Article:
Saturday, 31 July 2010

All Tub'd Up

We're all barreled up and ready to go for the Tollemache Arms Beer Festival (2nd - 8th August), and the Raunds Town Cricket Club Beer Festival (5th - 8th August). Here's the full list of what we'll be sending:

Tollemache Arms Beer Festival, Harrington

Rockingham Forest Cider (Med) 7.0%
Red Kite Cider (Med) 7.4%
Vilberie (Med/Sweet) 6.0%
Green Horse Perry (Med/Dry) 6.3%

Raunds Town CC Beer Festival

Rockingham Forest Cider (Med) 7.2%
Red Kite Cider (single variety Yarlington Mill) (Med) 7.4%
Welland Valley Festival Special (Med/Sweet) 6.9%
Green Horse Perry (Med/Dry) 6.4%
Ross-on-Wye Cider (Dry) 6.5%
Ross-on-Wye Blakeney Red Perry (Med/Dry) 6.0%

Thursday, 29 July 2010

Frolicking Amongst the Fruitletts

As I keep being reminded by people who should know better, it's quite possibly less than eight weeks until the cidermaking starts again. Gulp!

Pushing this uncomfortable (yet slightly exciting) fact to the back of my mind, the Aylestone Panking Team and myself ventured down the A46 to John's orchard in Worcestershire, with a view to checking out the potential for this season's crop. Steady rain advancing across the country didn't bode well for a man who'd forgotten to bring any waterproof clothing, but luckily the weather stayed fine for the duration of our visit.

The first section of the orchard has a mixed-bag of pear and apple trees, including a stand of three very old Malvern Hills perry pear trees. These cropped fairly well last year, and I was expecting little or no fruit on them. As it is, the crop is fairly modest, but I'm still hopeful that with the help of our new patented Extra Long Panking Pole, we may get enough for a pressing or two. This is good news as the Malvern Hills perry we made last year is now tasting absolutely superb, probably our best perry so far, so I'm keen to make more this year.

The next part of the orchard has a few small Dabinett cider apple trees, all carrying a reasonable crop, and three large Blakeney Red perry pears. Another modest crop, but definitely worth picking. The Blakeneys are already well coloured, presumably the result of the fine weather we've been having, so all being well we could be in for good sugar levels this year. Further on we get to one of the stars of the season. Just past the Yarlington Mill trees, which are cropping reasonably well though nowhere near as good as last year, are the two Tremlett's Bitters. These are strongly biennial and had barely an apple on them last season. This year they're cropping heavily, and it looks as if this variety will be the most important for the tannic 'backbone' of our Rockingham Forest Cider in 2011.

The next section of the orchard contains the Vilberie, which are resting after last year's mammoth crop, and a few perry pear trees which are carrying just about enough to make a harvest worthwhile. There are also a couple of very large trees which produce a pure sweet apple, useful for blending, and cropping very well after an 'off' year in 2009.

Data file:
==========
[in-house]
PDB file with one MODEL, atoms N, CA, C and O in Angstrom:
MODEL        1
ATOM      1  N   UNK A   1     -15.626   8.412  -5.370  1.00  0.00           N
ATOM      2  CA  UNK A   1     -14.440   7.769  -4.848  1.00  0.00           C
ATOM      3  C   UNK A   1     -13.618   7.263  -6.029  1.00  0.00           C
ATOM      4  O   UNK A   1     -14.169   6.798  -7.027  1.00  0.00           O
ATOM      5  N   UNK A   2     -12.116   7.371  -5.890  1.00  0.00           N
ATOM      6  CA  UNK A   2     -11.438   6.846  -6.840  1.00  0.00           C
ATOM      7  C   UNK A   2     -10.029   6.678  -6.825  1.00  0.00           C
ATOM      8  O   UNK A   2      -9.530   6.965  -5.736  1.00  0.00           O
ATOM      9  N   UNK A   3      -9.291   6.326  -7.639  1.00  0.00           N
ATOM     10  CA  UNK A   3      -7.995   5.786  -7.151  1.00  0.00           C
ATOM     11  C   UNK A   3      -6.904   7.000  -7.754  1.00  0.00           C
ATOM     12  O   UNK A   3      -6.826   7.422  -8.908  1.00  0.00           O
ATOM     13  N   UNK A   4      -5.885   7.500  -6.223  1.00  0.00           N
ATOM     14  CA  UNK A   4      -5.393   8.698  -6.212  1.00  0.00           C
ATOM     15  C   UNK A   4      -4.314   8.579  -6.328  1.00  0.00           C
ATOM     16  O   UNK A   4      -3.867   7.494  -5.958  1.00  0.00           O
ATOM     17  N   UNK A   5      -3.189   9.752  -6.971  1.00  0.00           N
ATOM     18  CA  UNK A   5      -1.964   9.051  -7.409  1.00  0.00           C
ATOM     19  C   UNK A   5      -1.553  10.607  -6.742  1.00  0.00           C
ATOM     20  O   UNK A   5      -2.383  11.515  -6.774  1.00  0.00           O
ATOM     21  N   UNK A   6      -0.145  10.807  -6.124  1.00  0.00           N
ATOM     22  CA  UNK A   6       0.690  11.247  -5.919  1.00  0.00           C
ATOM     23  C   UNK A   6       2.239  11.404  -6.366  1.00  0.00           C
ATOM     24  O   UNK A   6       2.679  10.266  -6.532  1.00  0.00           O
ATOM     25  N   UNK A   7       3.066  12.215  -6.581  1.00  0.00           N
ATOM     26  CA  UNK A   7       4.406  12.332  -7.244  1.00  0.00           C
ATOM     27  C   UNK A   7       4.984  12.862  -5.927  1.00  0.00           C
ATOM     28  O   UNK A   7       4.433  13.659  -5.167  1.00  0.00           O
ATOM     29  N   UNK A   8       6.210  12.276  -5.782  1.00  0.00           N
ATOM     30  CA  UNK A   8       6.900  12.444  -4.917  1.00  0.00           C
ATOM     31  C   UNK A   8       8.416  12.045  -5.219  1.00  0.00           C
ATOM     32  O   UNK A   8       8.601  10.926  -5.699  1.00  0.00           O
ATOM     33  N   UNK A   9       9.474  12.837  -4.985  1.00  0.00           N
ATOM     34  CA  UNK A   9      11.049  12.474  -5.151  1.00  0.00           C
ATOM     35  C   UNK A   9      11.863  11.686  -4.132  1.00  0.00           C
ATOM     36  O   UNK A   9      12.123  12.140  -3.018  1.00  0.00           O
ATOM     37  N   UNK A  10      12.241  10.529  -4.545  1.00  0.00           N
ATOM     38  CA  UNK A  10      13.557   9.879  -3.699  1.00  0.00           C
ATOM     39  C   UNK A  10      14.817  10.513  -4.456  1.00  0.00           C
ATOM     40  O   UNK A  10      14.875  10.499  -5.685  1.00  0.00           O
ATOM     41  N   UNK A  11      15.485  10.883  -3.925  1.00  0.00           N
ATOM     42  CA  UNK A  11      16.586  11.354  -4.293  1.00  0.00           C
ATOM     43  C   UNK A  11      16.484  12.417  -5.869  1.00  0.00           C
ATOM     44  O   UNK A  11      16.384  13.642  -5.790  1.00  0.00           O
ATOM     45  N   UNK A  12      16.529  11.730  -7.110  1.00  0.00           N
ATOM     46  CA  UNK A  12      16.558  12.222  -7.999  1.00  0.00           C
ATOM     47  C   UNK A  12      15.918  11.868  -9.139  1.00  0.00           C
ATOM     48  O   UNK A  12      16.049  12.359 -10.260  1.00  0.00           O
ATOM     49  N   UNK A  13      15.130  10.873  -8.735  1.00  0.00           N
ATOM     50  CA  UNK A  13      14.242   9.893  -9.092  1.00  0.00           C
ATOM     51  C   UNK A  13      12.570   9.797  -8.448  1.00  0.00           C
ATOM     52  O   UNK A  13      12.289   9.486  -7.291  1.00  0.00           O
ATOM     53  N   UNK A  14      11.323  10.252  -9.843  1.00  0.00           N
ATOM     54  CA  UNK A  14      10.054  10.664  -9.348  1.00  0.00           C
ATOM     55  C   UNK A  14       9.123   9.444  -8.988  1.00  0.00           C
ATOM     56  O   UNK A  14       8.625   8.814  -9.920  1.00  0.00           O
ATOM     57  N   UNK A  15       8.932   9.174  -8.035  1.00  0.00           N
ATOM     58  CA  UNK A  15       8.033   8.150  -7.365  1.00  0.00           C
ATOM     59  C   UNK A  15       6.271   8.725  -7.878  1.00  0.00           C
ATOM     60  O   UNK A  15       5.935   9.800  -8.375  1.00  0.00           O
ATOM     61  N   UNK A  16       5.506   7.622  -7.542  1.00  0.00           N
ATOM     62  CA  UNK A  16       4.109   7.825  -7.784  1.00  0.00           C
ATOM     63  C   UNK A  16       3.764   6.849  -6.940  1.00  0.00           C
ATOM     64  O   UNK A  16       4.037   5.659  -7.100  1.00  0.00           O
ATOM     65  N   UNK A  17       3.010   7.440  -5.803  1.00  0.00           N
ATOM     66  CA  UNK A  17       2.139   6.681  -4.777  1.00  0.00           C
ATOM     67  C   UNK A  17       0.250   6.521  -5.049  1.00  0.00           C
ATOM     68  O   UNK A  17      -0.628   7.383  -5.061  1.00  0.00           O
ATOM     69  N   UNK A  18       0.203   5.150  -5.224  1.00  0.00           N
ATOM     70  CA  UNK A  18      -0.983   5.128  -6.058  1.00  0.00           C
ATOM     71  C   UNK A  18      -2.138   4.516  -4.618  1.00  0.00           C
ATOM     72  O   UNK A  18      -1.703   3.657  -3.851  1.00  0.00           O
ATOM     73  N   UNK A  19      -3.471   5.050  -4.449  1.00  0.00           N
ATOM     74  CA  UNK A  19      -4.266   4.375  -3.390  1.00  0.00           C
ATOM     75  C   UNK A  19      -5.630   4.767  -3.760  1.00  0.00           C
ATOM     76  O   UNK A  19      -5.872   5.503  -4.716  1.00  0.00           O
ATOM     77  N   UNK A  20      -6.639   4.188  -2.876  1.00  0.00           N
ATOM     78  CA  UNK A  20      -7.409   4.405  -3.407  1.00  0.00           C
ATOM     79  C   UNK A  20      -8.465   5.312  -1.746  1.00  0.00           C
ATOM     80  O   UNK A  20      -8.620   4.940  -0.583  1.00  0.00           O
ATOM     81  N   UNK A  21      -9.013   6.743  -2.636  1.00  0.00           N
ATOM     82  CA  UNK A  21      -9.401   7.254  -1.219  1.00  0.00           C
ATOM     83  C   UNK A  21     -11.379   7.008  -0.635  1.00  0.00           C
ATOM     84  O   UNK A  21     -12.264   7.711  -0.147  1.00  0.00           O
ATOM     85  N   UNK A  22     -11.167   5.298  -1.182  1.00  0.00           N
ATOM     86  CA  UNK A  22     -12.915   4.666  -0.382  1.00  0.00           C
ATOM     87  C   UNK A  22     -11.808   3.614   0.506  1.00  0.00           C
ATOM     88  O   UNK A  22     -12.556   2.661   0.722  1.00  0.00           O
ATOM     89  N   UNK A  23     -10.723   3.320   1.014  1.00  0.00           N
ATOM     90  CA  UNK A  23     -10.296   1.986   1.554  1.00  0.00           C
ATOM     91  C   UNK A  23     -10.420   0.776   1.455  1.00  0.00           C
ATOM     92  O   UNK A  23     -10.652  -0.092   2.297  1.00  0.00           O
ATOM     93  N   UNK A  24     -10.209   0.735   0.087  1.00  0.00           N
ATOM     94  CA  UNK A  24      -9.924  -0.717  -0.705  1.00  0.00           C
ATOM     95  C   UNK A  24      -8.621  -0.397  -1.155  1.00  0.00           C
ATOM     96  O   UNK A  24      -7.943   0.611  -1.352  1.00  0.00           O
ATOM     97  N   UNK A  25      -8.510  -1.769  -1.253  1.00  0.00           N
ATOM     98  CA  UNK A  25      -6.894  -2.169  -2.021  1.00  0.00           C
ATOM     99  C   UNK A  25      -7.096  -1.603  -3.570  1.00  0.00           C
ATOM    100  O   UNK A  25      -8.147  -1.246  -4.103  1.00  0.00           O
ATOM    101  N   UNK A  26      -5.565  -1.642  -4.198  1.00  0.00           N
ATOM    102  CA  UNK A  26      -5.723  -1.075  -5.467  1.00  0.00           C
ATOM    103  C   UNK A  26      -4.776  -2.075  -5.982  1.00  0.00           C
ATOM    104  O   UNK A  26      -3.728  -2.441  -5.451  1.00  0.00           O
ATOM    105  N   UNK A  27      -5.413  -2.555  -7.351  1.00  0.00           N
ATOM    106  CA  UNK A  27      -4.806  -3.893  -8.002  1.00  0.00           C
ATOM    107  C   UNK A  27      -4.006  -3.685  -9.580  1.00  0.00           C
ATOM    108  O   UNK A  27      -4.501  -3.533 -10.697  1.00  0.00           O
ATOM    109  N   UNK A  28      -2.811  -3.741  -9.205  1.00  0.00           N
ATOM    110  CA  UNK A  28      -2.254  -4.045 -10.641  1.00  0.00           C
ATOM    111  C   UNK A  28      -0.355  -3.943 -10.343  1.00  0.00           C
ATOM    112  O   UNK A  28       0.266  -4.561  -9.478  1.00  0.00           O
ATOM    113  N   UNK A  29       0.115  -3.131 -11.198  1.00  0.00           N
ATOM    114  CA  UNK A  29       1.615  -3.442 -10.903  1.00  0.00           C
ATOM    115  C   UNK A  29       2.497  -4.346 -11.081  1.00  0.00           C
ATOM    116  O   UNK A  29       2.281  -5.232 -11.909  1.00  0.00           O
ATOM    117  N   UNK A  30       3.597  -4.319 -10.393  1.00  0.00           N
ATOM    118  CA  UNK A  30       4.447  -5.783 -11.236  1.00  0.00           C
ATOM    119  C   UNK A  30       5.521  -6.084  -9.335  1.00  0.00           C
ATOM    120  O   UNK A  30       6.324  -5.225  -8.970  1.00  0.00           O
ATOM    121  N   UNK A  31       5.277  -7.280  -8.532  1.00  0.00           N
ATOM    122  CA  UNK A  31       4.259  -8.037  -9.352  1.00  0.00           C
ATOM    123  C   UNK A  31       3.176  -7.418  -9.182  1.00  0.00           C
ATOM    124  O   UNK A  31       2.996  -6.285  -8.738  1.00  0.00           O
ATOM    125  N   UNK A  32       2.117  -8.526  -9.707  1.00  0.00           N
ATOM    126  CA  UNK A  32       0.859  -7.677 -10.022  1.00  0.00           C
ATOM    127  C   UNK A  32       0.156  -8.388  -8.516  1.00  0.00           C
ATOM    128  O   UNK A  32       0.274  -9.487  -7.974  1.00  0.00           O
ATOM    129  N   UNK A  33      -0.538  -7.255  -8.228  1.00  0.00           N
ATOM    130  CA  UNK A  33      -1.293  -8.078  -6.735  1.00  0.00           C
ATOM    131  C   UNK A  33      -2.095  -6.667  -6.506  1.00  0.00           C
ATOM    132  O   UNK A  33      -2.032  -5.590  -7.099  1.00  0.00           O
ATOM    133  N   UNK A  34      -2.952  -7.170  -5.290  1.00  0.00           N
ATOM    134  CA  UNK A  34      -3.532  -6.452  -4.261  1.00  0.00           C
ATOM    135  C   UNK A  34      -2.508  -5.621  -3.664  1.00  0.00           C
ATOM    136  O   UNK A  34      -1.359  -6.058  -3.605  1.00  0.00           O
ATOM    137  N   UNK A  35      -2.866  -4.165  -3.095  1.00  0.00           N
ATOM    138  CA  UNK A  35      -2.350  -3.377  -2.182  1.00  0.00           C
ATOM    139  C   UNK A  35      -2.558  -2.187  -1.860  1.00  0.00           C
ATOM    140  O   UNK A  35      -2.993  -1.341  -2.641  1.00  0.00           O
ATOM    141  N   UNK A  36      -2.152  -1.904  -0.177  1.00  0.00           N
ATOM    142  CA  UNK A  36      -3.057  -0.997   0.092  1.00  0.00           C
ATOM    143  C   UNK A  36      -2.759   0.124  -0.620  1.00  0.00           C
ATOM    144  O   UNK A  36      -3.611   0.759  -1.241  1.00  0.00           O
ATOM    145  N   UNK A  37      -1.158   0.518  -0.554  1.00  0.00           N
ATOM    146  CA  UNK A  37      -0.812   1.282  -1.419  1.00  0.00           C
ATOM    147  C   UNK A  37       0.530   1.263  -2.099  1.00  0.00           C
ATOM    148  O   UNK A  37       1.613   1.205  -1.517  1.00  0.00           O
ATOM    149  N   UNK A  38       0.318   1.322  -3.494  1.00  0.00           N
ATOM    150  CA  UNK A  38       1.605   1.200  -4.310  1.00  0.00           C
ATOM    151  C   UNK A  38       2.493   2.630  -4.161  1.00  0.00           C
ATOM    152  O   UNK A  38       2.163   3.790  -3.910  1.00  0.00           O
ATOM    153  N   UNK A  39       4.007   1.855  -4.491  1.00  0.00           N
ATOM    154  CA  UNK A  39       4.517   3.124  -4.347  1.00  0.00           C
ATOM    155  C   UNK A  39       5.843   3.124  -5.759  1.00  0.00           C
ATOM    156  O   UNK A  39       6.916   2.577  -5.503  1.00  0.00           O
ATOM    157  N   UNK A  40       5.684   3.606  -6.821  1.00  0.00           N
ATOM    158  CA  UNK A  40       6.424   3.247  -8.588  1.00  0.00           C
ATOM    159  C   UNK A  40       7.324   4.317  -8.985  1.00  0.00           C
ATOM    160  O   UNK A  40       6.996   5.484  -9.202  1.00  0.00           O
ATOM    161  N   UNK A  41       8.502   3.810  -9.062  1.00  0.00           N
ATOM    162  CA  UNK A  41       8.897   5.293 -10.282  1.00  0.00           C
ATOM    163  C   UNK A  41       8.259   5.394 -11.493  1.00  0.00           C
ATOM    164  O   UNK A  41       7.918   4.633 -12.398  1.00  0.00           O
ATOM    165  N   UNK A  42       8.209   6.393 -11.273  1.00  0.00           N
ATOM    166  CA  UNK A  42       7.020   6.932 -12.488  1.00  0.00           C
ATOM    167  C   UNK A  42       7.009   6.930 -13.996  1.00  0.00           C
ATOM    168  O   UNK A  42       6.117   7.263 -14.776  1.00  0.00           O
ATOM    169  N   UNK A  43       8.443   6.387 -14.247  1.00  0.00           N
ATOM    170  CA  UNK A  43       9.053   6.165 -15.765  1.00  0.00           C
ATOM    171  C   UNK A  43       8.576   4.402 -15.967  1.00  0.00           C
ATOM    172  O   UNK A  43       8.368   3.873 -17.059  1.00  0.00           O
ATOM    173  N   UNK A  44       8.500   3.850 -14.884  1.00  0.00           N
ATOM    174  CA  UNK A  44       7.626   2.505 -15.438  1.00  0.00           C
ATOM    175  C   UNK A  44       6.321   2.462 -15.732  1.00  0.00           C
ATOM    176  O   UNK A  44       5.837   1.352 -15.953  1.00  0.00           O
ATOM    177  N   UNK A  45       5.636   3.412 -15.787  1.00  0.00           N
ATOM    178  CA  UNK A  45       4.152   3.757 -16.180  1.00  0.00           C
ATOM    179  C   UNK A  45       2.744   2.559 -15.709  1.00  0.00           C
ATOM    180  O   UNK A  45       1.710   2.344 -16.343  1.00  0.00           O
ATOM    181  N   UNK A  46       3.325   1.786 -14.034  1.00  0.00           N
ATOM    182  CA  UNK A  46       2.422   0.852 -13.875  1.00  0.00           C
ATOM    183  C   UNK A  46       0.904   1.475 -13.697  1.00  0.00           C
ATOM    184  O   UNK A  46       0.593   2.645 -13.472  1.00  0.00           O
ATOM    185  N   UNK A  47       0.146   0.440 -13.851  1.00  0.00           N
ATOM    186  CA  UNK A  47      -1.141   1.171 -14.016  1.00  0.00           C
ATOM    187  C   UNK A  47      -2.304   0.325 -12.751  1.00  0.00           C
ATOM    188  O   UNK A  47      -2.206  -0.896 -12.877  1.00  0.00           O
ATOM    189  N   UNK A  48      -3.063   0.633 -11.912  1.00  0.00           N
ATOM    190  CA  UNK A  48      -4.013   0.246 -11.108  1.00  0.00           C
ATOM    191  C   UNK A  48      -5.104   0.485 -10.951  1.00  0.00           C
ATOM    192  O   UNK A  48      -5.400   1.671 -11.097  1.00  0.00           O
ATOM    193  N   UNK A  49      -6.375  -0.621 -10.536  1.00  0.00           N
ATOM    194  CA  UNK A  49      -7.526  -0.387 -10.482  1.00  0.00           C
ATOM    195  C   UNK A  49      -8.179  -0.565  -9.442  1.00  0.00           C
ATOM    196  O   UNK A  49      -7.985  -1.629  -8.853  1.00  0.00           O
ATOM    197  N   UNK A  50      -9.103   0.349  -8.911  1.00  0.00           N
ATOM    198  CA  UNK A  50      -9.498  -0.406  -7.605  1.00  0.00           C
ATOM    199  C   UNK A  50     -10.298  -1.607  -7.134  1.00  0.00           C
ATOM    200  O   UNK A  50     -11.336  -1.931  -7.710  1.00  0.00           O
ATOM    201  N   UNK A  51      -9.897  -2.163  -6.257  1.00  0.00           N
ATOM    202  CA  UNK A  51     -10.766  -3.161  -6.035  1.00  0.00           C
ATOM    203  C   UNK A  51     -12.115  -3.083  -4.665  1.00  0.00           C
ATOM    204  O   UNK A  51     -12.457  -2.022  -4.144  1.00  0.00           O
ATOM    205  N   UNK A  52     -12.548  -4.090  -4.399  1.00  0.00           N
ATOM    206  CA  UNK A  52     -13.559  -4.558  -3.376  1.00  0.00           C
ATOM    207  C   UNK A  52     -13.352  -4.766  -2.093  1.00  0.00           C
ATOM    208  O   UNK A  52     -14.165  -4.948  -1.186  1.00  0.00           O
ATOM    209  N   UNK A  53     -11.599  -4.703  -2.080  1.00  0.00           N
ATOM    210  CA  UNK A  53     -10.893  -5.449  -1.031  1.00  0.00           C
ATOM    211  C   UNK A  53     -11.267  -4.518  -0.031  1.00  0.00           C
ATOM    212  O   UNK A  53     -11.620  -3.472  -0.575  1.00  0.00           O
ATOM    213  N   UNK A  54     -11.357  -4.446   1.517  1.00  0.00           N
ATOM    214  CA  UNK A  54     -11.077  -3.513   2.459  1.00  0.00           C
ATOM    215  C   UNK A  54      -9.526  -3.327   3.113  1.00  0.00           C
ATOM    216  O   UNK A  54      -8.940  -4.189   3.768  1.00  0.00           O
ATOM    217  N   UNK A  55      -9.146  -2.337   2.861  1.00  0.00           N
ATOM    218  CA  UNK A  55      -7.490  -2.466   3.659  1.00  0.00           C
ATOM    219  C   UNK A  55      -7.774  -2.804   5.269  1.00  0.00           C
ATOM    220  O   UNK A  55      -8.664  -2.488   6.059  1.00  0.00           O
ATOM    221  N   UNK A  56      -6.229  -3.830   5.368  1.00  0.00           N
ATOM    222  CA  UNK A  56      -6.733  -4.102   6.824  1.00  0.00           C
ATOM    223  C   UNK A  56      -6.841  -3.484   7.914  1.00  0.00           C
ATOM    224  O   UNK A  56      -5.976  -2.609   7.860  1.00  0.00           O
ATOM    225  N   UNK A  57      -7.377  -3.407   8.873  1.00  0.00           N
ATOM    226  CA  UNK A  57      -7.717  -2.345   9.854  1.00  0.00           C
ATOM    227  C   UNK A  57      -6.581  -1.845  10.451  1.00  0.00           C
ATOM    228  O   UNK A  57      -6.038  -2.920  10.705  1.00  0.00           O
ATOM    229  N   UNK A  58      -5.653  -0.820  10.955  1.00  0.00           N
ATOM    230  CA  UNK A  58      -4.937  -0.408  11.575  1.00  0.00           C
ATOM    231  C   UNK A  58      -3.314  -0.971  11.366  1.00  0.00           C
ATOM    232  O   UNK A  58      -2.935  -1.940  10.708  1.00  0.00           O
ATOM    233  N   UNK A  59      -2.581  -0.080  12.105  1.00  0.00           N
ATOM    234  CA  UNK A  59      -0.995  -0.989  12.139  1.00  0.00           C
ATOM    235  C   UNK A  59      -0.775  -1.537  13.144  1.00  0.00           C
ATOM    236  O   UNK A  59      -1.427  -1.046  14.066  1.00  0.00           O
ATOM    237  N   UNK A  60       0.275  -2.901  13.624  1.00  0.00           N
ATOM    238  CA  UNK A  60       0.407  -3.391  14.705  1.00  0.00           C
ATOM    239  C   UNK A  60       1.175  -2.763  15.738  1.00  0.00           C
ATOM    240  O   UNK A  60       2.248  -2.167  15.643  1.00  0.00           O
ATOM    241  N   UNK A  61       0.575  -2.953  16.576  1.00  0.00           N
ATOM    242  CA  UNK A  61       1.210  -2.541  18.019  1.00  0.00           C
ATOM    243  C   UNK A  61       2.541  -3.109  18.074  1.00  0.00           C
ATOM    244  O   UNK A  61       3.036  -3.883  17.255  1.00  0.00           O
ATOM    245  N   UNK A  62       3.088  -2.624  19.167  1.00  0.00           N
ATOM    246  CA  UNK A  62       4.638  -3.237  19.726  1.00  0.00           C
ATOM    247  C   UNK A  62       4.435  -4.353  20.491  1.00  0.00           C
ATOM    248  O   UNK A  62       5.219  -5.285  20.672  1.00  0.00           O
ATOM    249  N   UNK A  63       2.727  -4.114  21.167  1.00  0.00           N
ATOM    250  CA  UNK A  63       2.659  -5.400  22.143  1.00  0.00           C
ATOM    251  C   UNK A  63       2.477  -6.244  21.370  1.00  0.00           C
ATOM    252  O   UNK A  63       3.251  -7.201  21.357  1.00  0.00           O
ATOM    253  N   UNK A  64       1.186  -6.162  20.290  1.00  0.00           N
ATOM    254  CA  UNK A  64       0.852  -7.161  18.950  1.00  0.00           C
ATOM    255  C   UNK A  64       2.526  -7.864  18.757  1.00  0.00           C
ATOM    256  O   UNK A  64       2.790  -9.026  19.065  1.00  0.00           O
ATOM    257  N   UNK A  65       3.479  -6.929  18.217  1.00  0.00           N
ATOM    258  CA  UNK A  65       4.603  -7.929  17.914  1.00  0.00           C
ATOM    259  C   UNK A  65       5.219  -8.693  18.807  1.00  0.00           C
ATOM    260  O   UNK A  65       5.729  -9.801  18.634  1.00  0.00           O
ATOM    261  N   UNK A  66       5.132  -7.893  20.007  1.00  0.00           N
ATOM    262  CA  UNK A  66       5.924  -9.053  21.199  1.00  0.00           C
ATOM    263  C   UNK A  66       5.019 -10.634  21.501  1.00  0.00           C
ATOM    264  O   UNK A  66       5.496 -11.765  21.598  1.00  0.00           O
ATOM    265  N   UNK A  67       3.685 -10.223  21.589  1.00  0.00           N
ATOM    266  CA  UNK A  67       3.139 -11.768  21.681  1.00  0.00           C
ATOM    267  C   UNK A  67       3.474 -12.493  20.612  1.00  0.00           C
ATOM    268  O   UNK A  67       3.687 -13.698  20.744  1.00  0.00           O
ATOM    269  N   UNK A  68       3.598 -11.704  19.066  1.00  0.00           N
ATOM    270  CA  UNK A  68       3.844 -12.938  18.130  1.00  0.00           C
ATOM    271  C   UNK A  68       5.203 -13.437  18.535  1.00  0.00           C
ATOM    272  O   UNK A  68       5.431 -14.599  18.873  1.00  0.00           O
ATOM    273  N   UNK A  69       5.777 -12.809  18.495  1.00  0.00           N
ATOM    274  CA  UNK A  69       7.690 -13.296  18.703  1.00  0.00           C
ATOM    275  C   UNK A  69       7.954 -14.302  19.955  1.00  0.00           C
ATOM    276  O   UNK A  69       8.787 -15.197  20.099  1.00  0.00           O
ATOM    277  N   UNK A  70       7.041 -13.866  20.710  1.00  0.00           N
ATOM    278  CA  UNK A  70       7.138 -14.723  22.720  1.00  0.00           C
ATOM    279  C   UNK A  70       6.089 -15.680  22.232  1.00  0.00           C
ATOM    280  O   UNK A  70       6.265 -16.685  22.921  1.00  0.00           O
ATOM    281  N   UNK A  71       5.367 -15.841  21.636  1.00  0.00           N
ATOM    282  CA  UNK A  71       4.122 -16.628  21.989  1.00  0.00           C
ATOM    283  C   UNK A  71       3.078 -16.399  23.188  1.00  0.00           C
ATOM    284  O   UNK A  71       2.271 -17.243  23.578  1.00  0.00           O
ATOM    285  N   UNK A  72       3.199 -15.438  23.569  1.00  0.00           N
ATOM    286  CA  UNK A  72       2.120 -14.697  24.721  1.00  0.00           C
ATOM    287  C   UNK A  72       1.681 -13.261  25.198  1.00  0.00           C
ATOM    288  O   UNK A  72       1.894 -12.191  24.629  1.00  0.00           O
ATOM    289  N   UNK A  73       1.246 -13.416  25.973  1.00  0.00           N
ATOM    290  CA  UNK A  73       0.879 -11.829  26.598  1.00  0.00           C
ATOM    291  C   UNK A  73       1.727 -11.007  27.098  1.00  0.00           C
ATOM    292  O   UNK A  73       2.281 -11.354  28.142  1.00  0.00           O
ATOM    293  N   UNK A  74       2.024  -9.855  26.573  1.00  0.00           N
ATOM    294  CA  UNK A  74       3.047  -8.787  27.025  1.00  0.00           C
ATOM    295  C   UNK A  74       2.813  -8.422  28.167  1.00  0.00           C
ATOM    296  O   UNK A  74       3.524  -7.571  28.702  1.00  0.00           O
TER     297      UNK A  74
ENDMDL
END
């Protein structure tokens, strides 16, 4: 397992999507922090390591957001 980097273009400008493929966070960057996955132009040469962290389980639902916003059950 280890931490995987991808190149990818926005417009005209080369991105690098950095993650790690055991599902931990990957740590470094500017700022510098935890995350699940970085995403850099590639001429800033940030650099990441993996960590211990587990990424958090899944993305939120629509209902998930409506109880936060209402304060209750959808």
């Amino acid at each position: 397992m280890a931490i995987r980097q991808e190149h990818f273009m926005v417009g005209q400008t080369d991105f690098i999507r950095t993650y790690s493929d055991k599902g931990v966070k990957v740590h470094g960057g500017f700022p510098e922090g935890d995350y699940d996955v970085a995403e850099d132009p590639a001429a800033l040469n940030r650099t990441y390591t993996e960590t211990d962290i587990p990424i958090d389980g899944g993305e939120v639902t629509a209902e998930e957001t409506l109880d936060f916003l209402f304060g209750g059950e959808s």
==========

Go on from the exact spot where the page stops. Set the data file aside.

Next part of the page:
The final part of the orchard is the largest, and has an open aspect with some very large old trees, widely spaced. A few modestly cropping perry pears can be found here, including a much better than expected crop of Green Horse. Perhaps the most pleasant surprise of the day was the very respectable crop of apples on the Kingston Black tree, which until now has yielded little more than a bucketful of fruit. There may be enough fruit on this tree to produce a single variety Kingston Black cider, and at worst it will contribute a good flavour to our blend.

In conclusion, I think there's sufficient fruit available to make an interesting range of ciders and perrys this season, though all depends on getting to the orchard at the right time to harvest what appears to be a more widely spread crop. All we need now is a bit more rain, and a good deal of warm sunshine throughout August and September.

Wednesday, 28 July 2010

Fleece Inn, Bretforton

It's the lull before the storm. We've been hard at work filling 18 barrels and boxes ready for dispatch over the next week or so, including a couple for a beer festival at the Globe, Hanslope near Milton Keynes. Cider and Perry stocks have taken a big hit, but we've still enough left to keep things ticking over for another few months.

Meanwhile it was high time for one of our irregular staff outings, and a good excuse to visit our friend John's lovely old orchard in Worcesetershire. Ace apple and pear wranglers Paul & Sue accompanied me to the orchard to help check out the forthcoming crop, but more on that later. Lunch was spent at the excellent Fleece Inn at nearby Bretforton, a truly historic pub, owned (and recently restored following a devastating fire) by the mighty National Trust. A National Trust property it may be, but it's run by its licensees as a true village local, not just a pretty tourist attraction.

So what makes the Fleece so special? The obvious answer is the building itself, a timber framed medieval former farmhouse, with adjacent Barn and orchard garden. The Fleece has a timeless, peaceful quality. There's a gaggle of friendly locals chewing the fat at the bar, Chickens clucking around the orchard (always a plus sign for Karen and myself), and the nooks, crannies, antique furniture and fittings are all authentic, not bought-in for the job. There's even a resident poet who'll recite a few lines to you as an accompaniment to your pint (whether you like it or not!).